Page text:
The highlanders and ethnic minorities in Bhutan

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Some ethnic groups are undergoing rapid changes and their distinctiveness is gradually eroding with the deluge of modernization and globalization.

The alpine zone in Bhutan starts at a much higher altitude of some 4000m compared to just about 1500m on the Alps. Thus, trees in Bhutan grow at much higher altitudes than in Europe. The subalpine vegetation of stunted fir, spruce, and junipers gradually gives way to dwarf rhododendrons and other shrubs, flowering plants, and herbs in alpine meadows. It is in this terrain that many medicinal herbs, including the expensive caterpillar fungus, Cordyceps Sinensis, grow.

The alpine meadows make up the wide pastures for grazing highland animals such as yaks and sheeps. The meadows extend as far as snow lines leading to mountains perennially covered in snow. The main wild animals in the alpine region are pikas, marmots, blue sheep, musk deer, takins (Bhutan's national animals), and snow leopards. The nebulous, mysterious Yeti and the Michung are said to roam mostly in the alpine and subalpine regions of a big mountain in Bhutan.

The people living close to the alpine grasslands are mainly pastoralists as the land and climate turn less conducive for cultivation. However, wheat, barley, and buckwheat are cultivated by many highland communities. Radishes and turnips are also grown, the leaves of which are dried and used as vegetables in the winter.

LIVELIHOOD

Many highland communities have distinct sociolinguistic and cultural features, which differ from those of the midlands. To the north of western Bhutan are three highland communities of Laya, Lingshi, and Lunana. 

They herd yaks, which feed on grass and dwarf bamboo, and their main source of livelihood is dairy products which they use to barter for other items such as rice, salt, clothes, and cooking utensils. During the summer, they graze their cattle in the mountain pastures, and during autumn before the snow closes their trade routes, they journey to the lowlands to sell their products. 

These highlanders speak the local dialects which are not easily intelligible to an ordinary Dzongkha speaker. They have a very distinct culture of dressing and lifestyle making them more similar to Tibetan pastoral communities than to mainstream Bhutanese.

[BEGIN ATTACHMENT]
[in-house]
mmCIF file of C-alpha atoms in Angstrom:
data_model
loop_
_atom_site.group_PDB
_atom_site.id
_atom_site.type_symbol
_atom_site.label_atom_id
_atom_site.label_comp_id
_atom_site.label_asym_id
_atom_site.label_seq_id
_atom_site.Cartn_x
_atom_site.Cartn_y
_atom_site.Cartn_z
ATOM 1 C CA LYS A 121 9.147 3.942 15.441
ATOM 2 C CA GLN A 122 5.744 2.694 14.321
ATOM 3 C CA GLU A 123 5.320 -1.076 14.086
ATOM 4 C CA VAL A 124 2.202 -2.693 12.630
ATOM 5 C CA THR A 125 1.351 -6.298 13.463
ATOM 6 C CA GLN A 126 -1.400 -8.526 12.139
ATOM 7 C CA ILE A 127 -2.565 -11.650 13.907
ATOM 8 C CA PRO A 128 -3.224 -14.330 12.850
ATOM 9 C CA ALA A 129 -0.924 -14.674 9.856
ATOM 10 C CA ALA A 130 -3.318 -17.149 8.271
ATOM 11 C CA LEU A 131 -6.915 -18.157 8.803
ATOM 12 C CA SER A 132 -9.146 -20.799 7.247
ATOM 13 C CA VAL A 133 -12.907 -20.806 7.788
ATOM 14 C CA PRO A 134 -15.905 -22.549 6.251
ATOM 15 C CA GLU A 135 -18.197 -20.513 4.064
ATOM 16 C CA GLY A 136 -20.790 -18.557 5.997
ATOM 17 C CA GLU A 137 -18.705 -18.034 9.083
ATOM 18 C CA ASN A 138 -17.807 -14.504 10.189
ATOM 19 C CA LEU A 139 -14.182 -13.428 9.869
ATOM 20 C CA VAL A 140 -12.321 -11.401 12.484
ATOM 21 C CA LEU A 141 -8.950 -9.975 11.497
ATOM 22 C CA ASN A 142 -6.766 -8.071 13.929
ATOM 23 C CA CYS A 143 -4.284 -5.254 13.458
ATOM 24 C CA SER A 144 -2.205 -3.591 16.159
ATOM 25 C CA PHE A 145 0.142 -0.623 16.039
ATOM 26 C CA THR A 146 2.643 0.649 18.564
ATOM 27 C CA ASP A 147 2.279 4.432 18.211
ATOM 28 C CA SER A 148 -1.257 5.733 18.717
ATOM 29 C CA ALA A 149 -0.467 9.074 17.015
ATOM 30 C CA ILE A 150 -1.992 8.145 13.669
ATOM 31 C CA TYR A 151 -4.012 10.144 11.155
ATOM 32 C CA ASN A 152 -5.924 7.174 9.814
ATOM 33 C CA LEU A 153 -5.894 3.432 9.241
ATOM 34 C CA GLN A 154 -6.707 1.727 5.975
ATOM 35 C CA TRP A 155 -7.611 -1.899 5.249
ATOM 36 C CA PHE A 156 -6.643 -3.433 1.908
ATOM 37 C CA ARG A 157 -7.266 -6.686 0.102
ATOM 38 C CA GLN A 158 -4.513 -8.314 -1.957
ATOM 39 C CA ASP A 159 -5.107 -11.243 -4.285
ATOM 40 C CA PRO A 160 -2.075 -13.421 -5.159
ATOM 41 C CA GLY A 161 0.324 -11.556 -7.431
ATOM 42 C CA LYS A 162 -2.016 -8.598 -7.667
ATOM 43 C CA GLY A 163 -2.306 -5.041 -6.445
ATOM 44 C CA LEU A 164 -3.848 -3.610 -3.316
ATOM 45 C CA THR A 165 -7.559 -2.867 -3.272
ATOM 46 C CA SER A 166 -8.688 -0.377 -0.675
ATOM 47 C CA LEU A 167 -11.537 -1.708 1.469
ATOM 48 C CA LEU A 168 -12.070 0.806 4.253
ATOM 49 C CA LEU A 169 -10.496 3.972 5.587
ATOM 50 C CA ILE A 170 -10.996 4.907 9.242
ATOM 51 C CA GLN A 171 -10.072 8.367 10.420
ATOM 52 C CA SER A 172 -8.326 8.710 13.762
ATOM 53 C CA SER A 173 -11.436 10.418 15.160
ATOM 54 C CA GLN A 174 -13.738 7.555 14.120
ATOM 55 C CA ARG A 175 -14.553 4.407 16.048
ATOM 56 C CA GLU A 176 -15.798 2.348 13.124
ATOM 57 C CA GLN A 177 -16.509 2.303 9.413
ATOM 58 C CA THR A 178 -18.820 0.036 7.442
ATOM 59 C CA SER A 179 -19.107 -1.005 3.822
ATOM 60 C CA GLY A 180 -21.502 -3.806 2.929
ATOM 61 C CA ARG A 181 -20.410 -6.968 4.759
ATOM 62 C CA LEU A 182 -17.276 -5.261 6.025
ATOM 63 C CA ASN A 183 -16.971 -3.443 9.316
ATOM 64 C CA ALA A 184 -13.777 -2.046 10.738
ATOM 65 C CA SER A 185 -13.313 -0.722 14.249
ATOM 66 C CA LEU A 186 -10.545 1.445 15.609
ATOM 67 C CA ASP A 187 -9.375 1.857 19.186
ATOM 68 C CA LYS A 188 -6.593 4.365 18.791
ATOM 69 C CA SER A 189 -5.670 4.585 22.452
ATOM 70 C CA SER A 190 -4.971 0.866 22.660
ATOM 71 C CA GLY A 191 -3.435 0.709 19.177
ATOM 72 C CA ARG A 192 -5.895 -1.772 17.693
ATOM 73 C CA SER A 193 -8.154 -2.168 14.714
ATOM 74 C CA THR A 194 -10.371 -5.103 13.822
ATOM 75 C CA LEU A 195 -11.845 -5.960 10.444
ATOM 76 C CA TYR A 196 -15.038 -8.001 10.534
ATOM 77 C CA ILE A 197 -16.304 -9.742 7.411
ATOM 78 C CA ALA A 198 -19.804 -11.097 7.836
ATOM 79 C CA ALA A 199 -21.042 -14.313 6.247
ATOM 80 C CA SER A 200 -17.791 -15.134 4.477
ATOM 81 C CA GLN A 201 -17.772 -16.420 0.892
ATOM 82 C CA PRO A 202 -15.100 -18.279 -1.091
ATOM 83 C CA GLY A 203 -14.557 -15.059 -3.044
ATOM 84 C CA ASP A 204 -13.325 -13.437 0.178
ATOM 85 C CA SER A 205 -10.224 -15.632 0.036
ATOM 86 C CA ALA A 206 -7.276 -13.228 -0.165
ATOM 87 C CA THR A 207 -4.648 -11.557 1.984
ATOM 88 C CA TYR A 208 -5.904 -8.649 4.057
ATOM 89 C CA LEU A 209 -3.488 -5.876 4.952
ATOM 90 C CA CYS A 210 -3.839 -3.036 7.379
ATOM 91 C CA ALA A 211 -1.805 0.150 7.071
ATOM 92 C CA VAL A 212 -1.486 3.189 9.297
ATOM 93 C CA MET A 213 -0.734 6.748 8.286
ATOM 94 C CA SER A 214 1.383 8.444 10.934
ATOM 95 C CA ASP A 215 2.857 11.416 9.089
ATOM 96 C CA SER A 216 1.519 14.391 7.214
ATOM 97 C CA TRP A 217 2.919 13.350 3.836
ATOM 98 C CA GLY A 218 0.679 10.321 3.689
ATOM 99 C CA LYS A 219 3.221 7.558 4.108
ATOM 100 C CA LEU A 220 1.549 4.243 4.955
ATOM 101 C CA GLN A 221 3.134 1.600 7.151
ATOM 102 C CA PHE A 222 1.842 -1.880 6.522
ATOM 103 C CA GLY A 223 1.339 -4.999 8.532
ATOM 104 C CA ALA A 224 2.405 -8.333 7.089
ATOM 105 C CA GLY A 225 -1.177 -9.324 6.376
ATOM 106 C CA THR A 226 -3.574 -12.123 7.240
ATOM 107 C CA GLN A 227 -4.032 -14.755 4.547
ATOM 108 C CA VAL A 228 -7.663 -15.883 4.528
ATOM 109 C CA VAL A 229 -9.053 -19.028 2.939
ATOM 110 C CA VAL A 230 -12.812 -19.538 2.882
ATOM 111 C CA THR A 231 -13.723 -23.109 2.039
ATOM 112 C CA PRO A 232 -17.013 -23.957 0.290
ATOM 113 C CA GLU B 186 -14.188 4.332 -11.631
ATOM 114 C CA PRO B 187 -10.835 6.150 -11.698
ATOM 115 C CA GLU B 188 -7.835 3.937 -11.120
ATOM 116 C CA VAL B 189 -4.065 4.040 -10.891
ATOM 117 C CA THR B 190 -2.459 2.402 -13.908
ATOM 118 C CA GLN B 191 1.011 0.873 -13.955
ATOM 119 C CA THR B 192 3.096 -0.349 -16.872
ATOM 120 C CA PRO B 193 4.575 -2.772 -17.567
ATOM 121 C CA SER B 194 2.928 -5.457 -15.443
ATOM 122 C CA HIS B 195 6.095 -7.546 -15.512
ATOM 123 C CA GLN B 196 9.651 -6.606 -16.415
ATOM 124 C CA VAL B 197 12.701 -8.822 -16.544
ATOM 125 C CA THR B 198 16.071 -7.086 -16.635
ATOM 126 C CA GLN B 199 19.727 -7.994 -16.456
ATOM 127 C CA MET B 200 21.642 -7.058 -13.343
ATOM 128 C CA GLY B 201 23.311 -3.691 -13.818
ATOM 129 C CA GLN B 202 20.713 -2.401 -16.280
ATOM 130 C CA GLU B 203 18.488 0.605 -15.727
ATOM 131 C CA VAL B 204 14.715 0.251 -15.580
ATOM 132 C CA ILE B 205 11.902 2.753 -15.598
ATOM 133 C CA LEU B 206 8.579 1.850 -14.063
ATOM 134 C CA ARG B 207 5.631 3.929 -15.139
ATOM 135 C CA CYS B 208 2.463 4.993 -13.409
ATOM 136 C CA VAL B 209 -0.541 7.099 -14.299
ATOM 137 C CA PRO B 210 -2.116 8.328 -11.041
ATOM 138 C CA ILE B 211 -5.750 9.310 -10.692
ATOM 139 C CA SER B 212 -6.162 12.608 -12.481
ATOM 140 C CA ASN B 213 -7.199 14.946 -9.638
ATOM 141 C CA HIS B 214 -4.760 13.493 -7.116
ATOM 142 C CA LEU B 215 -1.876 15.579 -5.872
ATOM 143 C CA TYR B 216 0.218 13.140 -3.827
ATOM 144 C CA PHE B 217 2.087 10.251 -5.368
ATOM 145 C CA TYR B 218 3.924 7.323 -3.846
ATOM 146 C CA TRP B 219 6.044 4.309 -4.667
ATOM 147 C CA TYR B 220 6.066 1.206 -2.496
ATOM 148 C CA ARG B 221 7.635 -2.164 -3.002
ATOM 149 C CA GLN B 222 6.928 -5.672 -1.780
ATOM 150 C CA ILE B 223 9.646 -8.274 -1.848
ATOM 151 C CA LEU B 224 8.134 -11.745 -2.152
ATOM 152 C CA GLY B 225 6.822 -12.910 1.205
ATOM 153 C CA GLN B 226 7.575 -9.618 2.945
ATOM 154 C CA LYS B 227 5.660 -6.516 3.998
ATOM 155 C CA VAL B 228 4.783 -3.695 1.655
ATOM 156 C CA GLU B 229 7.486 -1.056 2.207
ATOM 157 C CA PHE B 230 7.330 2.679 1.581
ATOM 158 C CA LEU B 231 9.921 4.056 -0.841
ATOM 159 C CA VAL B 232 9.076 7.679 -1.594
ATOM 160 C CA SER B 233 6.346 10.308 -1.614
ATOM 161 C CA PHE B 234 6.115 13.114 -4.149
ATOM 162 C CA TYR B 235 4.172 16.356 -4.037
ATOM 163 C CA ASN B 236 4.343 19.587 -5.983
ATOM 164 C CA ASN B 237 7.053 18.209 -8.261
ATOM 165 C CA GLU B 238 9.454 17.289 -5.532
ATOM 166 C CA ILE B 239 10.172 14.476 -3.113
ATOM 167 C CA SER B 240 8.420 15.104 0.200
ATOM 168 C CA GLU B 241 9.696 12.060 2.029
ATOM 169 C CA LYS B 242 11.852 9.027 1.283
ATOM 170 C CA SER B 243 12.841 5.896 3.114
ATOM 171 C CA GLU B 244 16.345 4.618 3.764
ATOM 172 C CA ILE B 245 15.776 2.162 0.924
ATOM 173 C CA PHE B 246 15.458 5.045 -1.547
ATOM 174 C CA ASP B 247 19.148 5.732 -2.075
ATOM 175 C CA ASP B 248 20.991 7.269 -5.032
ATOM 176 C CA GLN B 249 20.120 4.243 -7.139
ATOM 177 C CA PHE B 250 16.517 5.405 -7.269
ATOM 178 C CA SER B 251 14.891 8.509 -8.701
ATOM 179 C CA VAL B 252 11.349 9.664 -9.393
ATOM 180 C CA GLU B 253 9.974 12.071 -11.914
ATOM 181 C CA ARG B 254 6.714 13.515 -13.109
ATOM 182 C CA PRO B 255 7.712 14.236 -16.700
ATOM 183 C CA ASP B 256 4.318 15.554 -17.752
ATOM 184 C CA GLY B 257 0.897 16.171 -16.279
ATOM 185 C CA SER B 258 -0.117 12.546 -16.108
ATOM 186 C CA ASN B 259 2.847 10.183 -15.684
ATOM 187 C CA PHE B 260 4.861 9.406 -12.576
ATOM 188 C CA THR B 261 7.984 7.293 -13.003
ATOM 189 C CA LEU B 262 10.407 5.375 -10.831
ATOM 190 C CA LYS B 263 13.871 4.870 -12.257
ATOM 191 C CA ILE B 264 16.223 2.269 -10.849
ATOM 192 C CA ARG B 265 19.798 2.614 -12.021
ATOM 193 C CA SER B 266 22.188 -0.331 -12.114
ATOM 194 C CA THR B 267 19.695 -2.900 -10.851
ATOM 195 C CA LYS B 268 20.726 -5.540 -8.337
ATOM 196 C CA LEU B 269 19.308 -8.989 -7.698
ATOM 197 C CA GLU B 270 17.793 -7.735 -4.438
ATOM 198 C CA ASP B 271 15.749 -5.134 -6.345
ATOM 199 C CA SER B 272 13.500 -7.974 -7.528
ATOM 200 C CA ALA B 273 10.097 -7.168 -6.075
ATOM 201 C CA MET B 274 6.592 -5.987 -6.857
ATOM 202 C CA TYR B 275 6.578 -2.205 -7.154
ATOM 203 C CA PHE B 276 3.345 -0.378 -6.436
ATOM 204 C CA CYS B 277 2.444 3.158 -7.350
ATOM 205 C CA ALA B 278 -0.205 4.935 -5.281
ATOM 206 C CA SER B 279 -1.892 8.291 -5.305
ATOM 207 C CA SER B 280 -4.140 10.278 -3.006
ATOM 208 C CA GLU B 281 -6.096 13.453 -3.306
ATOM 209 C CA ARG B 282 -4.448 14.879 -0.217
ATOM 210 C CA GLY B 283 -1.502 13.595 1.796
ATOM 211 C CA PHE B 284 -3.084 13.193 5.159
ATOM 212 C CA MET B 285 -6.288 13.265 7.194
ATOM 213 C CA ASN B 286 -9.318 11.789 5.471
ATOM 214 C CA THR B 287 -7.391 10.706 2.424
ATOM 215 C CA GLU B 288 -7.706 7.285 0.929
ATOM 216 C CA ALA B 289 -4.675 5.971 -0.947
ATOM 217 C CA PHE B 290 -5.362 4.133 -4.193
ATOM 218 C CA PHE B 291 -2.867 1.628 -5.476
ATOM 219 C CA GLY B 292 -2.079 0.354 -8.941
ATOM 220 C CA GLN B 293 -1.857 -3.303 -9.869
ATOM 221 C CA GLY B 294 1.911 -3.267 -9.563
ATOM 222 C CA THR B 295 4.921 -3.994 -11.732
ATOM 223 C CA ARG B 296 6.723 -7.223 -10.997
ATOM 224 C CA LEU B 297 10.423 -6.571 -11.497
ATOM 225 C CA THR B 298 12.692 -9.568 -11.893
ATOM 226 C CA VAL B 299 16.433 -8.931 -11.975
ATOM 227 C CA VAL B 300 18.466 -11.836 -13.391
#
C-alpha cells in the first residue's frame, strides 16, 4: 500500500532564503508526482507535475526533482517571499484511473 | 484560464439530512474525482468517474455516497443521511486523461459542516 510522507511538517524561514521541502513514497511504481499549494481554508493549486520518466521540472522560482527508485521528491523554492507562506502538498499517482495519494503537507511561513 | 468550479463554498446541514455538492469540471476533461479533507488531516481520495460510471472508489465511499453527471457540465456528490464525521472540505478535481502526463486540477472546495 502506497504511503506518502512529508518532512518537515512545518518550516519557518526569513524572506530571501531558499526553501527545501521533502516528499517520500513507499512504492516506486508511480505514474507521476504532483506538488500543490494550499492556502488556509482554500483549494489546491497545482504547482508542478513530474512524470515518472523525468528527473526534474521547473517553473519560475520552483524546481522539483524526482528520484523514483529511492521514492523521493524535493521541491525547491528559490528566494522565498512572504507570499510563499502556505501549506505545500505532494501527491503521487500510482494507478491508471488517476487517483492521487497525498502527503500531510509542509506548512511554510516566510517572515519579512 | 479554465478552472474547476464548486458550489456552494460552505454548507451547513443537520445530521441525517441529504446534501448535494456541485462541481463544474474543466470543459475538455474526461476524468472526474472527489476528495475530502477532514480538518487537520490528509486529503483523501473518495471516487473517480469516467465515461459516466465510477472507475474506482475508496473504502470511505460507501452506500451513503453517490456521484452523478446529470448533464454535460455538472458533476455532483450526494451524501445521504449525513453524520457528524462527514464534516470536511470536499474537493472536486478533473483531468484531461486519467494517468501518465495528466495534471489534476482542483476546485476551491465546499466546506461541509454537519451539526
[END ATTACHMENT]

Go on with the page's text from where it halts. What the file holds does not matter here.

If you think that wearing dresses made out of sheep wools or yak hairs is unique, you'll be fascinated to learn that even their homes, large black tents are made out of yak hairs.

The women’s dress is a black skirt with brown vertical stripes, black jacket, a distinctive conical bamboo hat perched on top of the head, and adorned with silver jewelries including spoons hanging at back.

Men wear something similar, minus the jewelry, and have shorter skirts. Sadly, these cultural distinctions are fast disappearing as more people are getting influenced by the mainstream Bhutanese culture.

 

BHUTANESE MINORITIES – THE HIGHLANDERS

The two ethnic minorities of Laya-Lingshi and Merak-Sakteng are geographically and figuratively the crown of the Bhutan ethnic landscape. They share the commonalities of yak and sheep-based pastoral economy. They are both well known for their wealth of dairy products.

Both of these exotic communities' cultures origins can be traced back to Tibet. If the Laya-Lingshi people were cast away, the Merak-Sakteng lots were a runaway group, according to the stories of their origins. Their similarities may have a lot to tell us about cultural transmission just as their differences make us reflect on evolving nature of human perceptions, behaviors, and practices. Red, for instance, is the standard color of the Merak-Sakteng dress while black dominates the Laya-Lingshi dress culture.

In the meantime, the two groups, along with the Lhopas of the southwest and the Monpas of the south-central, make up the most archaic and exotic ethnic components of Bhutan. Their cultures are undergoing rapid changes and their distinctiveness is gradually eroding with the deluge of modernization and globalization. Hopefully, their unique cultures can continue to be preserved for generations to come. 



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